Well Being

You’re Doing It Wrong: Kimberly Snyder On Why Cutting Calories Isn’t Everything

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cutting calories but not losing weight

“Calories in, calories out” is one of the most popular diet adages in existence–but too often, it leads those looking to lose weight to an incorrect conclusion: that dramatically cutting calories is the natural extension. Unfortunately (or fortunately), that's not exactly how your body works–so I asked The Beauty Detox Plan author and celebrity nutritionist Kimberly Snyder to explain, in simple terms, why eating too little just isn't effective.

Generally speaking, most women need at least 1,200 calories per day to maintain their energy and keep their metabolism working properly. Going below that will throw your body into a tailspin. And while it's true that most people do eat too many calories throughout the day, which leads to weight gain, the value of a calorie also needs to be examined, according to Snyder:

If you put your body in starvation mode or overeat one macronutrient and completely restrict another (as in a ketosis-focused high protein/low carb diet), you will imbalance your body and how it functions. With the introduction of larger portion sizes of foods, your body may not metabolize them as efficiently, as it may try to keep the food stored in the body as a survival mechanism.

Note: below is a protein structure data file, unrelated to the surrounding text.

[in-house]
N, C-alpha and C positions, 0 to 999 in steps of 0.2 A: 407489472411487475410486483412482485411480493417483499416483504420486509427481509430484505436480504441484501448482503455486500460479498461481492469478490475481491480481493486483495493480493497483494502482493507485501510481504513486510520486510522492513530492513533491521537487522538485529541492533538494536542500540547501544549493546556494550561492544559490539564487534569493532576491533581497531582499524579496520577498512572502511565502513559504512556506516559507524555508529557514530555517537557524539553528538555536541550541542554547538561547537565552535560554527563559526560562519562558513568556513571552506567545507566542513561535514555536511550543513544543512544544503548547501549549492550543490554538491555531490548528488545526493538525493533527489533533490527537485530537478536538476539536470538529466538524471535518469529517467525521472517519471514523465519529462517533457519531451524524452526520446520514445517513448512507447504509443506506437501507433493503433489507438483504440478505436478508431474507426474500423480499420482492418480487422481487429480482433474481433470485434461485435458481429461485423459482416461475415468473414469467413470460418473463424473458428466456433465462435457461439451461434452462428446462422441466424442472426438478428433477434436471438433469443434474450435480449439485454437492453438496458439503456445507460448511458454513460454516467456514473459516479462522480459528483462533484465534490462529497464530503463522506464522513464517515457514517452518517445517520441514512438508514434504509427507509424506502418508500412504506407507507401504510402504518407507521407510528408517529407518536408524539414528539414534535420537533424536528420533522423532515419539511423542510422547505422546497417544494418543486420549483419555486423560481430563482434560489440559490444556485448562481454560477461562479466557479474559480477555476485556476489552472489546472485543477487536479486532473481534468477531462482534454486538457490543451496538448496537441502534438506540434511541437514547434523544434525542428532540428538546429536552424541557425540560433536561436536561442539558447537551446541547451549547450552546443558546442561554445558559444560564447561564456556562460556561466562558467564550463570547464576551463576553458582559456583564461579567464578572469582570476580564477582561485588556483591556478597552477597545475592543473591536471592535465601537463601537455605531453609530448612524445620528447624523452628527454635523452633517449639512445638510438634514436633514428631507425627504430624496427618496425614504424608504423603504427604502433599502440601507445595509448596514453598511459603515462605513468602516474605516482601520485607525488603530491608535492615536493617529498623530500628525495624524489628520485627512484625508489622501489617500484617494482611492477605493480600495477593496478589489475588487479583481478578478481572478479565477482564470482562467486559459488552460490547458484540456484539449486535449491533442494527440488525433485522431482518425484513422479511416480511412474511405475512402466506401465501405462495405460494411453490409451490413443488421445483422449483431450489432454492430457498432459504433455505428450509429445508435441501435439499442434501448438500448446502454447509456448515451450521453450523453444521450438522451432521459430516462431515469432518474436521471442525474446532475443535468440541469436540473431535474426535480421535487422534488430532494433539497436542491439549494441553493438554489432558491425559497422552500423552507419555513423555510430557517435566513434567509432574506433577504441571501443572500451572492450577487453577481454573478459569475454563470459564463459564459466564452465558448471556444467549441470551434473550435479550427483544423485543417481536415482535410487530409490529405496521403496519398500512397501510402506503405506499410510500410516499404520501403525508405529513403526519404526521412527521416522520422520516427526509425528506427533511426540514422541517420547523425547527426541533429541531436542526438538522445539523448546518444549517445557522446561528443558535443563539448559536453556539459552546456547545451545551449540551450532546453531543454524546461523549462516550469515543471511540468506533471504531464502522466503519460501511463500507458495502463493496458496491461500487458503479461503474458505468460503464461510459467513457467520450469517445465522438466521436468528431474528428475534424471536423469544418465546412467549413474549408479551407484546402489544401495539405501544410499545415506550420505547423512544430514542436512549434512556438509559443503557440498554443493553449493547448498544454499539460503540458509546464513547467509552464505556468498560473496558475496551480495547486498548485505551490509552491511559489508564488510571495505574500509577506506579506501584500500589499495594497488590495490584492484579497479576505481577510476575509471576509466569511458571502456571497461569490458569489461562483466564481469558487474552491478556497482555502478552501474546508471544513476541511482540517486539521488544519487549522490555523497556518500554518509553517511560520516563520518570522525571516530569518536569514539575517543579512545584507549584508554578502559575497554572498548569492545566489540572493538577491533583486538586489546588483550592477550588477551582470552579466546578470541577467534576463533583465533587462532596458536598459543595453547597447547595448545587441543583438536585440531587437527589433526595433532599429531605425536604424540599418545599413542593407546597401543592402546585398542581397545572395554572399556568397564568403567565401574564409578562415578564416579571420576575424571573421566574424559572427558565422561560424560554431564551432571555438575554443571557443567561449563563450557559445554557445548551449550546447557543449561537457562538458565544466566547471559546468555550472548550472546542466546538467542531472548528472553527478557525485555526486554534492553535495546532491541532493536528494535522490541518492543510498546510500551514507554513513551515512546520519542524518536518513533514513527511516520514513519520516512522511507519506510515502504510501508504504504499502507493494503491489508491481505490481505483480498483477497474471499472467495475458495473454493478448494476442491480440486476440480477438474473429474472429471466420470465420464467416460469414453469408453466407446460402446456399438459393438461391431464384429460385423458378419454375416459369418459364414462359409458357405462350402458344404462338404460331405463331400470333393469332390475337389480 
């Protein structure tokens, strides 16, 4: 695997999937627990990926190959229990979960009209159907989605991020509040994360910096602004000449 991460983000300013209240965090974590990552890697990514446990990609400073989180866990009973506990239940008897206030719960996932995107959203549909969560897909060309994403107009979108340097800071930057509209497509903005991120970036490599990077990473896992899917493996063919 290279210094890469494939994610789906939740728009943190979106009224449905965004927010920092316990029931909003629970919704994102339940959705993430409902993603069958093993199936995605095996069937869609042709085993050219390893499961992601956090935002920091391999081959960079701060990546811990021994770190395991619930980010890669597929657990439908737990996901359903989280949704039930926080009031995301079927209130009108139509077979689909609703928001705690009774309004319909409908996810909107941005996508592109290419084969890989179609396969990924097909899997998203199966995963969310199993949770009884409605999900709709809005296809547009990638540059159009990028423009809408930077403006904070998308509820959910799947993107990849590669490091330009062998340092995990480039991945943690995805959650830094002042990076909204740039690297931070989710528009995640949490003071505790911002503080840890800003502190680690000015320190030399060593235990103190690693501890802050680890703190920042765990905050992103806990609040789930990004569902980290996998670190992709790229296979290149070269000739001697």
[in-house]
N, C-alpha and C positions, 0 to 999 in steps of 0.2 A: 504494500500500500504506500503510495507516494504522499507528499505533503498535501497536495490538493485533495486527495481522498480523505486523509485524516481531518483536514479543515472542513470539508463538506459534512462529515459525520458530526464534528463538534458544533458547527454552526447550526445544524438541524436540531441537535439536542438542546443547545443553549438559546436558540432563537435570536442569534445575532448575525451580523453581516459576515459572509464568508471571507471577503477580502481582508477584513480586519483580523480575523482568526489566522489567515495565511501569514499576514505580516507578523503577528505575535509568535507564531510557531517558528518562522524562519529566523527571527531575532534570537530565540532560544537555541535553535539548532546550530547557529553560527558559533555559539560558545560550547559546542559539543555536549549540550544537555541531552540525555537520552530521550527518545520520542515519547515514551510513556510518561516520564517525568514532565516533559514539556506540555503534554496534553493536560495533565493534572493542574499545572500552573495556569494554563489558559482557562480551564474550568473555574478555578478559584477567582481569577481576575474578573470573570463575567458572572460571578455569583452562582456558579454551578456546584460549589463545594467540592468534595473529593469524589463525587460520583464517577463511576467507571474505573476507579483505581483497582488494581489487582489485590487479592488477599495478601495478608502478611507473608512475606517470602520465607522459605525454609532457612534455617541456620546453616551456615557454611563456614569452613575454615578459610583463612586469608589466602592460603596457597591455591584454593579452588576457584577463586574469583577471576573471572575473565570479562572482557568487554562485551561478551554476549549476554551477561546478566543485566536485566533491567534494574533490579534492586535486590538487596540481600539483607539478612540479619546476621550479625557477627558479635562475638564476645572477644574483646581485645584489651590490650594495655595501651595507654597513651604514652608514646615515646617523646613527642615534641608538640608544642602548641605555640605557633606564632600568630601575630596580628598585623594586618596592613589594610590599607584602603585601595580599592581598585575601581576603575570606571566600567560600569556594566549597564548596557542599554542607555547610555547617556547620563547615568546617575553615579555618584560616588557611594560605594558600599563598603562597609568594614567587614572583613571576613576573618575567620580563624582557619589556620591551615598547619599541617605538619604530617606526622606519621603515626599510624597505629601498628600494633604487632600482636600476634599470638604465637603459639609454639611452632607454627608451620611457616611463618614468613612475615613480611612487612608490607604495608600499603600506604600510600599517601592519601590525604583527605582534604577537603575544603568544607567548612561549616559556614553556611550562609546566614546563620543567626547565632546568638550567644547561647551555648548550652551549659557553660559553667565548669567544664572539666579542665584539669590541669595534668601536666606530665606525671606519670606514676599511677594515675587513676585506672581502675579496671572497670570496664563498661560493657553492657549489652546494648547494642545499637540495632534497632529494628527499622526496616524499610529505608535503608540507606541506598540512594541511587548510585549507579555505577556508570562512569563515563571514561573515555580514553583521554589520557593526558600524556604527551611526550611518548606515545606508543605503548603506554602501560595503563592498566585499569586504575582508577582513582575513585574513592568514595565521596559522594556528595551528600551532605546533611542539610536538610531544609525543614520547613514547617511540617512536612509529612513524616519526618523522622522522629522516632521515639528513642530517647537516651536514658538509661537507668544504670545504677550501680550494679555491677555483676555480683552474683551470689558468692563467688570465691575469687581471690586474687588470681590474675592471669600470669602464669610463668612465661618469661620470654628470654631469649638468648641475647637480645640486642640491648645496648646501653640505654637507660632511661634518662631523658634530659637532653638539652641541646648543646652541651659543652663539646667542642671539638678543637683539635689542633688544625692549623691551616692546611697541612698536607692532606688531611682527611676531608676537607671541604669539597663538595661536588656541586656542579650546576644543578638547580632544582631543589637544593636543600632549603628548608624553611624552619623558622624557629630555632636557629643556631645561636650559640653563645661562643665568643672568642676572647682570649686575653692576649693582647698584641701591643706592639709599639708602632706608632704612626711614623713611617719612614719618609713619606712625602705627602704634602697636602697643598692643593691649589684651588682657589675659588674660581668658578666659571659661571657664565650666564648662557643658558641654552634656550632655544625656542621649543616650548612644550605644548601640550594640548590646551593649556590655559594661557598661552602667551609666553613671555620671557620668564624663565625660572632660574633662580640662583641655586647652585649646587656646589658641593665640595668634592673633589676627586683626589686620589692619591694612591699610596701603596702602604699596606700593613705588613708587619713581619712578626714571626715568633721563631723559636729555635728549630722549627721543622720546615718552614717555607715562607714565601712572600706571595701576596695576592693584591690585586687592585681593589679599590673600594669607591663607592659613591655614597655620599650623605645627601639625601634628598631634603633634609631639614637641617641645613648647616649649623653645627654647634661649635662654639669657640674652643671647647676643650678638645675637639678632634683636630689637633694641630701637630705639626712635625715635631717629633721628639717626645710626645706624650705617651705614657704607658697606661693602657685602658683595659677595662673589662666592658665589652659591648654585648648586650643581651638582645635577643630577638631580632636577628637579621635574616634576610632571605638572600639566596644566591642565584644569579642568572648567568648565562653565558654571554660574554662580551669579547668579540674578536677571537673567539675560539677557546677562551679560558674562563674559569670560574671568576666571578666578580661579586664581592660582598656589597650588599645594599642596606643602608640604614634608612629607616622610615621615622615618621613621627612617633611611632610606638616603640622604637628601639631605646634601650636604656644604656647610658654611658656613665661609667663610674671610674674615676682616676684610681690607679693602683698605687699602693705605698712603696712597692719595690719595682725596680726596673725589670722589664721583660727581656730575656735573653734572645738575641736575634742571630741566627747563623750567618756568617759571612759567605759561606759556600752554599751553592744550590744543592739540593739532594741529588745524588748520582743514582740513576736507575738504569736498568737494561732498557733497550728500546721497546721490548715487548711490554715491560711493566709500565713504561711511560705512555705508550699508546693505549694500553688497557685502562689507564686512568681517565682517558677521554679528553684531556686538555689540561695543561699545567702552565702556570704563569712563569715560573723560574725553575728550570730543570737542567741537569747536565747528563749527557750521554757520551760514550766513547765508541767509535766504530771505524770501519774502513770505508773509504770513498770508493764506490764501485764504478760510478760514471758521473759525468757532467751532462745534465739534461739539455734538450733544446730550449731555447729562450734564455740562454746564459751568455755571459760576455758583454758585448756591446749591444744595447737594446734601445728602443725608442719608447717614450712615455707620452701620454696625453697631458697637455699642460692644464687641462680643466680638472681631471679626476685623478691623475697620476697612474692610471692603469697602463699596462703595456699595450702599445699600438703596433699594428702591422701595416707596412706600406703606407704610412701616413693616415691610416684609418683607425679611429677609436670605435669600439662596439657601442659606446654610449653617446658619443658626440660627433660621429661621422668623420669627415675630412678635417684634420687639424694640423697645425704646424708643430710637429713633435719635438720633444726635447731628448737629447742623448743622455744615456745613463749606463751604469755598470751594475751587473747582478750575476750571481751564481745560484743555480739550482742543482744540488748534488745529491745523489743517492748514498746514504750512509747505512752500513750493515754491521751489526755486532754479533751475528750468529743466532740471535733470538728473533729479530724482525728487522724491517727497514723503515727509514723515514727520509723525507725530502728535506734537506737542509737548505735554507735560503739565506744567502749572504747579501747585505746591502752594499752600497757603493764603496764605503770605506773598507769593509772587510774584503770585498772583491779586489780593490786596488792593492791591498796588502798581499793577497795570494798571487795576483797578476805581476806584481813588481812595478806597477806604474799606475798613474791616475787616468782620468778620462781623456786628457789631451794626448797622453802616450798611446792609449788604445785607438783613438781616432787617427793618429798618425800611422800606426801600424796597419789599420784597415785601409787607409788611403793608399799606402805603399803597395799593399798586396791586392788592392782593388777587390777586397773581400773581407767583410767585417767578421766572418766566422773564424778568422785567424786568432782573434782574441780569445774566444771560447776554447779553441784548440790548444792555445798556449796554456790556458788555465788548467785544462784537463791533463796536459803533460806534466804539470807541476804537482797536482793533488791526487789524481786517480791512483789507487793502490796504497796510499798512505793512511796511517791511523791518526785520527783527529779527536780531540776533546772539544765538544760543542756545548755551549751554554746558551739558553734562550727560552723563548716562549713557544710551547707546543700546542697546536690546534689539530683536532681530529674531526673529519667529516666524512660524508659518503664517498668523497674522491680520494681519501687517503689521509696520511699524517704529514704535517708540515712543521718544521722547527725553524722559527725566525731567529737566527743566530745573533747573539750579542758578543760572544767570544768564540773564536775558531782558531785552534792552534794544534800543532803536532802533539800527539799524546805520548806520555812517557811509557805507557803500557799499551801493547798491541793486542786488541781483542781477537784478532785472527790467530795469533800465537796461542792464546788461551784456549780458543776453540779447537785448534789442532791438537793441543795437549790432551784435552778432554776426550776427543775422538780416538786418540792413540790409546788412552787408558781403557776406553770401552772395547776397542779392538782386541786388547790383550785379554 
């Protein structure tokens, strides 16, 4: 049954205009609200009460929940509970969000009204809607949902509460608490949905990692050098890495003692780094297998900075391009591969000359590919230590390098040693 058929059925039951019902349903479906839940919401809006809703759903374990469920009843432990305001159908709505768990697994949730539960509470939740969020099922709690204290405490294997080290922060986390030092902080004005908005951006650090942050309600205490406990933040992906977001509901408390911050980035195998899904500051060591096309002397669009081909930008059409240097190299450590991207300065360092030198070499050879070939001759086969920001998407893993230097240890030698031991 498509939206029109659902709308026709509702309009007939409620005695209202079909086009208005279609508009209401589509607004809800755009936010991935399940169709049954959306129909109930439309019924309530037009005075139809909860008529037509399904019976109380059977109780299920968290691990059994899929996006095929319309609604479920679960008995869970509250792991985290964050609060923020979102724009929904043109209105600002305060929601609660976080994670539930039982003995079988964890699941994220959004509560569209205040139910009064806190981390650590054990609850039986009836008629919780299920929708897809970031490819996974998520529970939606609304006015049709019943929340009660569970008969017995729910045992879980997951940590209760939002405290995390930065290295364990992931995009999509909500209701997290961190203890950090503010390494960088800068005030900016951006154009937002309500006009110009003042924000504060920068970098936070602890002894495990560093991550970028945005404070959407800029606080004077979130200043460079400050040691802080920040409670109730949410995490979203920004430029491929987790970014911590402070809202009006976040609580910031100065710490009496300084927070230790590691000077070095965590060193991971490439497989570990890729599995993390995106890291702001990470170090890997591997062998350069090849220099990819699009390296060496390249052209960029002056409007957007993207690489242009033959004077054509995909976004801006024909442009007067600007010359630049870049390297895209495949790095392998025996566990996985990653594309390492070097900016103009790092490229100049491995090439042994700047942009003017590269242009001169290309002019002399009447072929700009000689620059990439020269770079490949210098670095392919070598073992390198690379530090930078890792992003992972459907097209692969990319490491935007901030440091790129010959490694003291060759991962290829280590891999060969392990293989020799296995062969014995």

But for many women, without the “calories in, calories out” mentality, weight loss just feels too complicated. There are too many factors–and reducing it down to a simple idea (in vs. out) is just easier. To simplify the process, Snyder says, she recommends “focusing on eating whole, natural foods, not by counting numbers.”

Instead of restricting calories, Snyder advises, women who want to lost weight should try to maintain a healthy level of the right foods.

“Our bodies are not robotic machines,” Snyder told me. “There are dozens of complex processes involved in the digestion and assimilation of foods. A hundred calories of potato chips and 100 calories of kale will clearly have a different effect on the body. The latter is a whole, natural plant-food which contains antioxidants, minerals and vitamins, as well as a great deal of fiber. The 100 calories of kale will take up a good deal of room in your stomach while nourishing you, which helps to reduce hunger.”

By contrast, says Snyder, “the 100 calories of potato chips will do neither. Clearly, the calorie-counting mentality as the way to long-term weight loss needs to be revisited.”

Additionally, says Snyder, cutting calories in the short-term is a recipe for disaster in the long run. That's because the mentality that goes along with restricting has a necessary counterpart–the idea that eventually, you'll be able to go back to eating the amount you were eating before once the goal is achieved.

I recommend everyone do away with the notion of ‘dieting.' The only way to achieve long-term health and proper weight management is to change your lifestyle, so that you aren’t ‘on' or ‘off' a diet at any one time. Instead, you focus on actually making better and better choices that you may integrate more slowly, but will help maintain a healthy weight.

Want more tips from Kimberly Snyder? Follow her on Twitter, like her on Facebook, or check out her book, The Beauty Detox Solution.

Image: Alex ko via Shutterstock

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